Benjamin A. Rodriguez

Corner of Meeting and Hasell Streets

“Surgeon Dentist”

Benjamin A. Rodriguez (1817–1891) graduated from the Medical College of South Carolina in 1834 and the next year was listed as a “Surgeon Dentist” with an office on Meeting Street. He was elected a member of the American Society of Dental Surgeons at its first meeting in 1840. Active in Kahal Kadosh Beth Elohim, Rodriguez often loaned the congregation money. In 1839, he was fined by the board for officiating at a marriage, contrary to a by-law that allowed only the hazanA cantor or prayer leader in a synagogue. During the eighteenth and nineteenth centuries, when there were few ordained rabbis in the United States, congregations often were led by hazanim, who were commonly referred to as “Reverend.” to fulfill such duties. In 1850, he hosted Rabbi Isaac Mayer Wise (1819–1900), the organizational genius behind the rise of American Reform Judaism in the late 19th century, on his visit to Charleston. Wise referred to his host’s “splendid rooms” and felt he “was the guest of American aristocrats.”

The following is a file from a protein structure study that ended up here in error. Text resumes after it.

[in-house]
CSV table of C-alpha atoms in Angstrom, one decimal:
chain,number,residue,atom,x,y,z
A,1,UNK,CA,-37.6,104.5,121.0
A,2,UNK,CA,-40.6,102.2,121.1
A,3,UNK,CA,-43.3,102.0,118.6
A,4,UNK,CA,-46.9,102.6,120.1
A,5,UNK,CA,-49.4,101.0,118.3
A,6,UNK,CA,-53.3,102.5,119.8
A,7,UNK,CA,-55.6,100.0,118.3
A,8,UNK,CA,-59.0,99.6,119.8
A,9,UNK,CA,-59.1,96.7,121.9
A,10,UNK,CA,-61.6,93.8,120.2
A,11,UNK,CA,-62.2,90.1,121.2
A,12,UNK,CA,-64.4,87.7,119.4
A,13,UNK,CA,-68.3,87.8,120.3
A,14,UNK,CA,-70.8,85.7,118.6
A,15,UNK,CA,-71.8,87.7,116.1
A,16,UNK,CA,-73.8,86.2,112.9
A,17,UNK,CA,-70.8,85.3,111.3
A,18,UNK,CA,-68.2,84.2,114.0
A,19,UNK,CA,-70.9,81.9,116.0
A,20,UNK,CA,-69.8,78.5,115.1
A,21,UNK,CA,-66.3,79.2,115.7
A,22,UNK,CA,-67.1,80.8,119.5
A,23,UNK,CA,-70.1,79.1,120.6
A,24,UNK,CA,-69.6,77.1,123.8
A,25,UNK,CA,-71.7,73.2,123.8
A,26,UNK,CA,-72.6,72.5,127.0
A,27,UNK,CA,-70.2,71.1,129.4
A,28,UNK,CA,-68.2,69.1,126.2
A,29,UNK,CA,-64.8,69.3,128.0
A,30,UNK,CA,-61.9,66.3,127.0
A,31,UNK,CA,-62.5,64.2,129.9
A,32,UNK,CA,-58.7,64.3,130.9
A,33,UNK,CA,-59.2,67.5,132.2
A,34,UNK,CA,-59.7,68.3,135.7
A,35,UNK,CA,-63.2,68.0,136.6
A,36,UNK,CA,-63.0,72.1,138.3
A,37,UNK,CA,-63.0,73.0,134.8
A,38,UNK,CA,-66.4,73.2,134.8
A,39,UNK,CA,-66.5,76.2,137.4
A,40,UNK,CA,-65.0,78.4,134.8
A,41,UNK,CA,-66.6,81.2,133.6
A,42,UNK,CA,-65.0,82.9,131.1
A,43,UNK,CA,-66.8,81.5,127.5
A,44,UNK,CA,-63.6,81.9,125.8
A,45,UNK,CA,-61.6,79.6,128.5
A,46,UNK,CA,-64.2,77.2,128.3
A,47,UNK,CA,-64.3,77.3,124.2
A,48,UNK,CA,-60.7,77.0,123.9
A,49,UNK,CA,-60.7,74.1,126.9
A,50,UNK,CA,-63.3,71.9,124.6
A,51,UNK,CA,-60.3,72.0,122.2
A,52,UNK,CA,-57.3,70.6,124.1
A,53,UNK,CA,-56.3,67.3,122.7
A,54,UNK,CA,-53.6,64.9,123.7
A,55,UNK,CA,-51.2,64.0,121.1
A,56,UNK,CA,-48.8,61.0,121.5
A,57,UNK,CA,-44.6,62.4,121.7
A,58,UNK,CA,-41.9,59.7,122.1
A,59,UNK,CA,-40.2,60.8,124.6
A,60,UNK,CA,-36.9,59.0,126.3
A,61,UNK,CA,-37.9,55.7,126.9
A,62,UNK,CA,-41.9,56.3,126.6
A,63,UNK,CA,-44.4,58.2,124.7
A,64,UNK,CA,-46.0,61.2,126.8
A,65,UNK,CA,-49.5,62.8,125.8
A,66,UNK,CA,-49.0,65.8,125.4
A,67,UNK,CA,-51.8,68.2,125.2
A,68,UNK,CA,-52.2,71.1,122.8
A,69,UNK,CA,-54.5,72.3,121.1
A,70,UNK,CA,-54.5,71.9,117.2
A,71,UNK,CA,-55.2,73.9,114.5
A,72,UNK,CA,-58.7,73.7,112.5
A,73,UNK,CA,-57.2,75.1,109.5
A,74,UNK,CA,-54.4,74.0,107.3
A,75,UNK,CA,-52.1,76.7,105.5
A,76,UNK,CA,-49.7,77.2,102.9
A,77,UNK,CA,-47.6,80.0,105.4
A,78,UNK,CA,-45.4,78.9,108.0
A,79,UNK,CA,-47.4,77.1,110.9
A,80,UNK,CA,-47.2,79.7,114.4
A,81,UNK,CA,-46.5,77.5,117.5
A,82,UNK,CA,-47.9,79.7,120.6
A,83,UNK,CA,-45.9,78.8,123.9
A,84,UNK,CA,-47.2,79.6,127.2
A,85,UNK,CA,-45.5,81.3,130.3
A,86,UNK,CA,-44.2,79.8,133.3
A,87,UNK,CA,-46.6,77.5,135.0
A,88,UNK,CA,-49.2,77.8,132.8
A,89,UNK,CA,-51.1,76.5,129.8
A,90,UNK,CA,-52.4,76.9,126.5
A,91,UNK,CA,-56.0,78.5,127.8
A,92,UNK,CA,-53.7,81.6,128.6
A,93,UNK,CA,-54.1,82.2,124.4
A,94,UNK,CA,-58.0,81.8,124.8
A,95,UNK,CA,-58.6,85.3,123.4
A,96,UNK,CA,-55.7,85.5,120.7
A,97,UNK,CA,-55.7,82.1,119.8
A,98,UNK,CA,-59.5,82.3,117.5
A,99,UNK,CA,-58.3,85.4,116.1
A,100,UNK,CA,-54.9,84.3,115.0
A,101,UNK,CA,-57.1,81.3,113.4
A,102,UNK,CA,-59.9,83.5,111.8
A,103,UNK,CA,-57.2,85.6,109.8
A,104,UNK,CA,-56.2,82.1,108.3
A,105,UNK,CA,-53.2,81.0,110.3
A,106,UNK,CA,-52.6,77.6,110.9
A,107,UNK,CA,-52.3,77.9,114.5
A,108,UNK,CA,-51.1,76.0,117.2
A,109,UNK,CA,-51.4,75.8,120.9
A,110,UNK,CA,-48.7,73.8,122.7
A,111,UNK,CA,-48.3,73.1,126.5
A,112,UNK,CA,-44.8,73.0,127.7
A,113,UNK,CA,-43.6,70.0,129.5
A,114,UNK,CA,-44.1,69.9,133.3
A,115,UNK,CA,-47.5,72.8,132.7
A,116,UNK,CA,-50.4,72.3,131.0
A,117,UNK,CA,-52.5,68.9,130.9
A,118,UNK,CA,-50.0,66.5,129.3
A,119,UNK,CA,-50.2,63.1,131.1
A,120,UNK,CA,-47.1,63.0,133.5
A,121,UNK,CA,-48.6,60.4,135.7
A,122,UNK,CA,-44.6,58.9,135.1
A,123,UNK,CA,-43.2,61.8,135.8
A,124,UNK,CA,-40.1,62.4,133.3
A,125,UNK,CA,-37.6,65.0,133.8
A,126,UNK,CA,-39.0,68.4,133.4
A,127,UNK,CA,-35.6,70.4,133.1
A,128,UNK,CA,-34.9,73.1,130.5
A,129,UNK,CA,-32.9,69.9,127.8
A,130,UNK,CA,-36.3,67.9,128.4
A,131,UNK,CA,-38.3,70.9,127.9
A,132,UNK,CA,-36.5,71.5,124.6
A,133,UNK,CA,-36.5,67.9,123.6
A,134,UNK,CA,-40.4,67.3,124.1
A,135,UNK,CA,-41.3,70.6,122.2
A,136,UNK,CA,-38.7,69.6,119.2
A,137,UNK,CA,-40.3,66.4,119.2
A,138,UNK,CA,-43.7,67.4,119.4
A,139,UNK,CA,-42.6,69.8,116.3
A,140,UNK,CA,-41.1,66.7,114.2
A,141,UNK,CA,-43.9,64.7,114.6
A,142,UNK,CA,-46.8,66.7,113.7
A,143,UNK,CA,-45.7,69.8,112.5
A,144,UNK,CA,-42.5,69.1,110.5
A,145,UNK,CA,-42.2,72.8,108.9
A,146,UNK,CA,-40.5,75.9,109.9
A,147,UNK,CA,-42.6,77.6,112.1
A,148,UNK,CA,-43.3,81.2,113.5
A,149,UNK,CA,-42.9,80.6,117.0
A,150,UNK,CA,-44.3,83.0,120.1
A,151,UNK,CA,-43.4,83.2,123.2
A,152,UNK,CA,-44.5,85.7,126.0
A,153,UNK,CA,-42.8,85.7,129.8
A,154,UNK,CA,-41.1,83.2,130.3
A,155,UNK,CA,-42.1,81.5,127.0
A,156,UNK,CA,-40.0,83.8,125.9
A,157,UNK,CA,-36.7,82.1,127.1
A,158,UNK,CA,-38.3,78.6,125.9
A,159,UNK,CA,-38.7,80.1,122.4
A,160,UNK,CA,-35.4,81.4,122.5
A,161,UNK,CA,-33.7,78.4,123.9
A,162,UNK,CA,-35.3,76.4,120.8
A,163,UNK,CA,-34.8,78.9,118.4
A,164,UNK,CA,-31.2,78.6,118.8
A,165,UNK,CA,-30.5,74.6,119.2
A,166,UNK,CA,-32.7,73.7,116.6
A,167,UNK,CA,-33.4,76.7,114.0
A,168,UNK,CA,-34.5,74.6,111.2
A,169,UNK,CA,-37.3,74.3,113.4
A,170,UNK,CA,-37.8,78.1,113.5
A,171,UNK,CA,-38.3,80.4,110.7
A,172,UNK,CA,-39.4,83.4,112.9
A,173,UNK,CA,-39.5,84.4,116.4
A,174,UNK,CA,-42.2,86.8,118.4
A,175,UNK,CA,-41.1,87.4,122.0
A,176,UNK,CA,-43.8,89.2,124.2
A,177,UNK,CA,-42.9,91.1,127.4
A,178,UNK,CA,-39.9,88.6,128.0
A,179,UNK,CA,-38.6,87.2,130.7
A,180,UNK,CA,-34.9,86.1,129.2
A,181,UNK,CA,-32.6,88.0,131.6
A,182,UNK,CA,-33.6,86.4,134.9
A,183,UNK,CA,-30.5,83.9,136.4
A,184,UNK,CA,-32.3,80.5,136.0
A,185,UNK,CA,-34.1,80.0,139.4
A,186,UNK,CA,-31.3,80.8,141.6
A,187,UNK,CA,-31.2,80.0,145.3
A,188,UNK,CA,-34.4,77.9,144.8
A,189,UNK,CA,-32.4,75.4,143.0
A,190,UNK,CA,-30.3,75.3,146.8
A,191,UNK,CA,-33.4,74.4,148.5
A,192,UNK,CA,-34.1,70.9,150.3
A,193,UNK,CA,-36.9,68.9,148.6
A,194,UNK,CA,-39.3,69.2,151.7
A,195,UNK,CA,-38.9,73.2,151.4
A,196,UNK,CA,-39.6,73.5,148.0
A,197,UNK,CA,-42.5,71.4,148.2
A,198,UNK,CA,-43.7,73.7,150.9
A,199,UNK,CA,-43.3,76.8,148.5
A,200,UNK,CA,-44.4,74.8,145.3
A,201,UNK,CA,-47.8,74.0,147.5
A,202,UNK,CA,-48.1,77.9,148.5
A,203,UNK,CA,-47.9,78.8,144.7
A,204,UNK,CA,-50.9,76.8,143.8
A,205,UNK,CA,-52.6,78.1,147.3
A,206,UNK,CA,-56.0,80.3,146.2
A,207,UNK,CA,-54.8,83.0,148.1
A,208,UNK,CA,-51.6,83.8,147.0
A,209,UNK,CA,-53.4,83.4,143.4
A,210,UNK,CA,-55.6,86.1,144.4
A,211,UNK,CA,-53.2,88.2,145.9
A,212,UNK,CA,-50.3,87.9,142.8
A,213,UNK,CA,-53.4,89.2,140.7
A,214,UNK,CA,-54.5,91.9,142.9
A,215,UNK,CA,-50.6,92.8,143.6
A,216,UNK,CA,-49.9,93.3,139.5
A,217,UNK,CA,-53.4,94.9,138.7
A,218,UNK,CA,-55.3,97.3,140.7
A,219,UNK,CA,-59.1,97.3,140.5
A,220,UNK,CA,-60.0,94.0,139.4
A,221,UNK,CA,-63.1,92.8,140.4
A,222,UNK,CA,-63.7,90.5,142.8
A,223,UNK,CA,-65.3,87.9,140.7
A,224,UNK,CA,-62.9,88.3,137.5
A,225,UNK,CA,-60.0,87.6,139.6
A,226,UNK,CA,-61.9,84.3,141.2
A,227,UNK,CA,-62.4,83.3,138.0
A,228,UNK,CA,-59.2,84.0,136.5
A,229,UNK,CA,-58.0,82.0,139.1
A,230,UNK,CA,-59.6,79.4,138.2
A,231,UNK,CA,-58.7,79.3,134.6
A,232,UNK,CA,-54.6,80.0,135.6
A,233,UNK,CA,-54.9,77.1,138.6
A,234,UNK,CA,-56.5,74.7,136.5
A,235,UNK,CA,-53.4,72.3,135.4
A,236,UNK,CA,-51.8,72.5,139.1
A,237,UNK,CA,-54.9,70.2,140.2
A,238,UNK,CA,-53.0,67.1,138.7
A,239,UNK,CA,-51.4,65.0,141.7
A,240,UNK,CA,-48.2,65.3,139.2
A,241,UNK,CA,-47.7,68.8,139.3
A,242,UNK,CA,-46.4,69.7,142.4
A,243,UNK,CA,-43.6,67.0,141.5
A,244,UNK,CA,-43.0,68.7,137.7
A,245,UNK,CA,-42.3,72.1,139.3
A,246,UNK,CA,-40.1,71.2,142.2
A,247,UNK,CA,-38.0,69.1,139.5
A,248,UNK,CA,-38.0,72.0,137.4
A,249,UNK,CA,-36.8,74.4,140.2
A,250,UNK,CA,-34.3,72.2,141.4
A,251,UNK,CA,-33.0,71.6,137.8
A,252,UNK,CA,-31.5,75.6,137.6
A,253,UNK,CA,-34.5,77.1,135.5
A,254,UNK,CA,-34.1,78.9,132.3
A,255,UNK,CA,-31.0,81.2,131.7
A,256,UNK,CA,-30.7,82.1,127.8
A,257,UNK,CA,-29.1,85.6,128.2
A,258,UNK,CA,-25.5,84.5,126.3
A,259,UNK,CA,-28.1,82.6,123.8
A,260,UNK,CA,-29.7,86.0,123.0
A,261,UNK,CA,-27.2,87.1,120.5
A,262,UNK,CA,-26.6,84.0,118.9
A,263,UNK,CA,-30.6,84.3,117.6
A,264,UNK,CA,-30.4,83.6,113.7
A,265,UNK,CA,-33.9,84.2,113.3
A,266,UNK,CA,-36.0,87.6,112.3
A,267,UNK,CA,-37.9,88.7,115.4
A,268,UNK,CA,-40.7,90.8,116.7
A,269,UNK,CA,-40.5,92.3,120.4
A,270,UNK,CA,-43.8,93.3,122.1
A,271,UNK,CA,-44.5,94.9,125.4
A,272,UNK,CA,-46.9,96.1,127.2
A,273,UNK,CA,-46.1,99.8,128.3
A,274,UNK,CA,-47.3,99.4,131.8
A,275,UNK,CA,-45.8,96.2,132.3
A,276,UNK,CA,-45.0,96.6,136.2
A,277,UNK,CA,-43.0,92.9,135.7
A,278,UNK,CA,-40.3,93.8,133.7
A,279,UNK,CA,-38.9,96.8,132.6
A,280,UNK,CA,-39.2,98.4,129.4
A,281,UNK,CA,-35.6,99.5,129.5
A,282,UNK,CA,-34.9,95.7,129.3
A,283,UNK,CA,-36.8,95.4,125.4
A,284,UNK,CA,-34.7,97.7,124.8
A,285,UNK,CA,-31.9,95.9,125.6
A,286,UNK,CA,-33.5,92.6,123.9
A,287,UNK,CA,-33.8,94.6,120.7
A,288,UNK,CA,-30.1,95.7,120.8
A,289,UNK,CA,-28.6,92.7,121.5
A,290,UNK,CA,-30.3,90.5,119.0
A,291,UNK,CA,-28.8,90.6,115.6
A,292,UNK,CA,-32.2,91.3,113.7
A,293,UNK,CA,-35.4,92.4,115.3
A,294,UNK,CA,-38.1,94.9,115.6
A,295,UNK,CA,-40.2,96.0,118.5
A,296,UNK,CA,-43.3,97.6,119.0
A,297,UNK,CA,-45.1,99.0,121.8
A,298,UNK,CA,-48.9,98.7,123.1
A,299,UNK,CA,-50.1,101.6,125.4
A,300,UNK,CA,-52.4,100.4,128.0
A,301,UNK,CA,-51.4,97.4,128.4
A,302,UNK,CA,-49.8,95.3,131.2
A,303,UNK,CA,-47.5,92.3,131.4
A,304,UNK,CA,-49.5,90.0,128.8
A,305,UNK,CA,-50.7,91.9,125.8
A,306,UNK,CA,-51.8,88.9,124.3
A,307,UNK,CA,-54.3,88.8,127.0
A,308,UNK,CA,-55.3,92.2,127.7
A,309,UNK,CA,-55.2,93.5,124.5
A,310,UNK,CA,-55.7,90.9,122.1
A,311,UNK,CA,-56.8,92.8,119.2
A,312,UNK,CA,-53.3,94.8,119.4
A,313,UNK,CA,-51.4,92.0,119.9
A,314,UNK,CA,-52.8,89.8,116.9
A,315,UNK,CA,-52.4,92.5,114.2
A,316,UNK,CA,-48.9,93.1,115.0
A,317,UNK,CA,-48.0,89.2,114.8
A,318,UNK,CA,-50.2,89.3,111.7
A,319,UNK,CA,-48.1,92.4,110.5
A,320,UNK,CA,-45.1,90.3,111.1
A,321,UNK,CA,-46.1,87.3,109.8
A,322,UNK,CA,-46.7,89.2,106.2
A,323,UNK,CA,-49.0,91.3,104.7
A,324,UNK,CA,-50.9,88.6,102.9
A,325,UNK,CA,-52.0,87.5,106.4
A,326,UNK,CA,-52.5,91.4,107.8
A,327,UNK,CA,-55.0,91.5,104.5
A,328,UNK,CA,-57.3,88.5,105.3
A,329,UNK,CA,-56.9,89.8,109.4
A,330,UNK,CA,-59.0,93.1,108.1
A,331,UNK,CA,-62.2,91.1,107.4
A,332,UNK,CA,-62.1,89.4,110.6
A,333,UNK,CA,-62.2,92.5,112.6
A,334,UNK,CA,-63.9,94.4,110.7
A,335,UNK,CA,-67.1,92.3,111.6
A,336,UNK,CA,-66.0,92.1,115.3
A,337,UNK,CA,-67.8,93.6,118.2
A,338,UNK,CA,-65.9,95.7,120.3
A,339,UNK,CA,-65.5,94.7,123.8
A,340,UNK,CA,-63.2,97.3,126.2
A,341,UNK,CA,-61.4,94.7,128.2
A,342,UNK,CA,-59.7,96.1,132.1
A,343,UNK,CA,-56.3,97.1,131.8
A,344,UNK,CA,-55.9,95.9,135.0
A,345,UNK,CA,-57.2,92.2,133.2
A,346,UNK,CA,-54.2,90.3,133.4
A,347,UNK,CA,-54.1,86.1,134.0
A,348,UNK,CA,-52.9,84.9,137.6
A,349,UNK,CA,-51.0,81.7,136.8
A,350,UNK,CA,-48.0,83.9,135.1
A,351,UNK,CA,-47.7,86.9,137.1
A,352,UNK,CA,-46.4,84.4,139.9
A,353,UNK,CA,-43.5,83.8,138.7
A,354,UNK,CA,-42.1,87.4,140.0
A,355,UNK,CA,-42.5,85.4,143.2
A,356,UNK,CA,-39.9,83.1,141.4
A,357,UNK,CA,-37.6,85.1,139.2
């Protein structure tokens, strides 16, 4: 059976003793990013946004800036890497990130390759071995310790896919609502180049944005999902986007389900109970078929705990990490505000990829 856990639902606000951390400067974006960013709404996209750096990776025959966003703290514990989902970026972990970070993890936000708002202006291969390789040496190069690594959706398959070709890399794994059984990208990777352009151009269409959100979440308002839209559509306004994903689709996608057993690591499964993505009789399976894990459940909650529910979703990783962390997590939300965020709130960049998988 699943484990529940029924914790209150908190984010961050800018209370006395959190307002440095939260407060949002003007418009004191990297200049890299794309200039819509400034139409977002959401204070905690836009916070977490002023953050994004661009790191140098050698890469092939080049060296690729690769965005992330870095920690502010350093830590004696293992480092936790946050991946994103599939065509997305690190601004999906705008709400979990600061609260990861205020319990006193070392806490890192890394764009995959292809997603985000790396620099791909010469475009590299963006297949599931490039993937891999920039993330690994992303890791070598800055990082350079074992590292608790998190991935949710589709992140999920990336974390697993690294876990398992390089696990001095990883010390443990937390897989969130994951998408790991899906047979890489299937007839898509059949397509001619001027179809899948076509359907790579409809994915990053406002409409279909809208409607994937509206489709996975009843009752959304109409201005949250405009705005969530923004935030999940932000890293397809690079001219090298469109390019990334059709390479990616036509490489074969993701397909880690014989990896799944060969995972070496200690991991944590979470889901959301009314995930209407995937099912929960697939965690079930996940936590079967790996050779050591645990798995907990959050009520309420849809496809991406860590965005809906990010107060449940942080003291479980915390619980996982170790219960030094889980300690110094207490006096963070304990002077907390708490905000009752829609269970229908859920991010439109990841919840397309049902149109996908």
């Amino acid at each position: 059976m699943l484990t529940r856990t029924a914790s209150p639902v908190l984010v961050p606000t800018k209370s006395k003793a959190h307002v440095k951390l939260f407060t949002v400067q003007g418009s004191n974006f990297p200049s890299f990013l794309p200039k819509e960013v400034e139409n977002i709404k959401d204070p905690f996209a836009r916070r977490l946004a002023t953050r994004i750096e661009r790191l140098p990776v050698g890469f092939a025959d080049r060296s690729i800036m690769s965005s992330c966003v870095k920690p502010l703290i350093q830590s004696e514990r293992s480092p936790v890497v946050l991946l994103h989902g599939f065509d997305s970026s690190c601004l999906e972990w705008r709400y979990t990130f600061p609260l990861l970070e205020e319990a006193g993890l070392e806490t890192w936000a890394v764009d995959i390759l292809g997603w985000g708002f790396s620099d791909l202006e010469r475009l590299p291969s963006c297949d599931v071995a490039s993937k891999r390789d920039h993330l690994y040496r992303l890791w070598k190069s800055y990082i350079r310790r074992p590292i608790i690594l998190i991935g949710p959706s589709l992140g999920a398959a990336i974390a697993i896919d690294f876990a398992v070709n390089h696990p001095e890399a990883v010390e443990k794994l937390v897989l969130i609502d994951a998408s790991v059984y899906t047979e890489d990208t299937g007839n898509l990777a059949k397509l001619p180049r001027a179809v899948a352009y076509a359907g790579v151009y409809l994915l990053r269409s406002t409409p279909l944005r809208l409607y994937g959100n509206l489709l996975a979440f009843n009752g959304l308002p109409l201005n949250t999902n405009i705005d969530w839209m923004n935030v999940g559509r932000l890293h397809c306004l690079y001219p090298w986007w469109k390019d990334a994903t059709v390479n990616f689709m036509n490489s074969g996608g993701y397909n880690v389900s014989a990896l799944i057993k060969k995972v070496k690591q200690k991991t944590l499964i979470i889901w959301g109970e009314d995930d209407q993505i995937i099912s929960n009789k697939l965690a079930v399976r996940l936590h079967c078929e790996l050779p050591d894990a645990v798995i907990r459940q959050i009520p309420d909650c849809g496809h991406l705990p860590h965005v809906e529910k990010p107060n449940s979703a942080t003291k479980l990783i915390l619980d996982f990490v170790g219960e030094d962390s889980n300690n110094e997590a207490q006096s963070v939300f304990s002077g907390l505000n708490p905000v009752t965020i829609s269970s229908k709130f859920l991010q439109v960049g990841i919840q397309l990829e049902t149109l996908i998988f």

Rodriguez married Cecilia Solomons (b. 1816) in 1835. Their daughter Helen Rosalie (1843–1866) married journalist and writer Daniel Ottolengui (1836–1918); their son Benjamin A. Rodrigues Ottolengui (1861–1937) later gained fame in his grandfather’s field of dentistry. Also an acclaimed mystery writer, B. A. R. Ottolengui has been compared by some critics to the creator of Sherlock Holmes, Sir Arthur Conan Doyle. In one of Ottolengui’s novels he suggested the premise that led to the field of forensic dentistry.

Benjamin A. Rodrigues Ottolengui (1861–1937), 1915

Benjamin A. Rodrigues Ottolengui (1861–1937), 1915

Ottolengui followed his grandfather Benjamin A. Rodriguez (1817–1891) into dentistry.